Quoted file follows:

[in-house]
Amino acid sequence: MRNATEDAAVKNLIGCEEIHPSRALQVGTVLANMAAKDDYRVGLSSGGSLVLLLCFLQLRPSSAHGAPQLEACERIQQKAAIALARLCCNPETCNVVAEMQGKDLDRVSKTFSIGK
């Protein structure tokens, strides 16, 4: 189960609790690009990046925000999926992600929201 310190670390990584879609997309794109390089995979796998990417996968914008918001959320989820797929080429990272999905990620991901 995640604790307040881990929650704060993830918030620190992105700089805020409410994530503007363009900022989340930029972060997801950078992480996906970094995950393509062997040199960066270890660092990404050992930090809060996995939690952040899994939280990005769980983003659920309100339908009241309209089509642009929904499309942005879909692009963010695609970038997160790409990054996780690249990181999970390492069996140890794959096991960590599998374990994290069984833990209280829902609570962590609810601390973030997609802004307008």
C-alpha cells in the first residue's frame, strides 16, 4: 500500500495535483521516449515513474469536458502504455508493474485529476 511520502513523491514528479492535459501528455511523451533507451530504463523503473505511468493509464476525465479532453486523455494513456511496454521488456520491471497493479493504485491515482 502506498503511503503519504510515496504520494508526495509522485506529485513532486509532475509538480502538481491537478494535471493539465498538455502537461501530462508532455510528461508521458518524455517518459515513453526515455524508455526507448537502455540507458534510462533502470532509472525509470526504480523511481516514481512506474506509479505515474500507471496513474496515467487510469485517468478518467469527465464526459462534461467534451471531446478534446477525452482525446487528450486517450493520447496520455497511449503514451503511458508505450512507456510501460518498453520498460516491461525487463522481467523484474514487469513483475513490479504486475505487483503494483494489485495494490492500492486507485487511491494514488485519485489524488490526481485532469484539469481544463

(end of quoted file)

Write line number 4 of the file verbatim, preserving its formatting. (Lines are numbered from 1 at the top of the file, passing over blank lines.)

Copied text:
C-alpha cells in the first residue's frame, strides 16, 4: 500500500495535483521516449515513474469536458502504455508493474485529476 511520502513523491514528479492535459501528455511523451533507451530504463523503473505511468493509464476525465479532453486523455494513456511496454521488456520491471497493479493504485491515482 502506498503511503503519504510515496504520494508526495509522485506529485513532486509532475509538480502538481491537478494535471493539465498538455502537461501530462508532455510528461508521458518524455517518459515513453526515455524508455526507448537502455540507458534510462533502470532509472525509470526504480523511481516514481512506474506509479505515474500507471496513474496515467487510469485517468478518467469527465464526459462534461467534451471531446478534446477525452482525446487528450486517450493520447496520455497511449503514451503511458508505450512507456510501460518498453520498460516491461525487463522481467523484474514487469513483475513490479504486475505487483503494483494489485495494490492500492486507485487511491494514488485519485489524488490526481485532469484539469481544463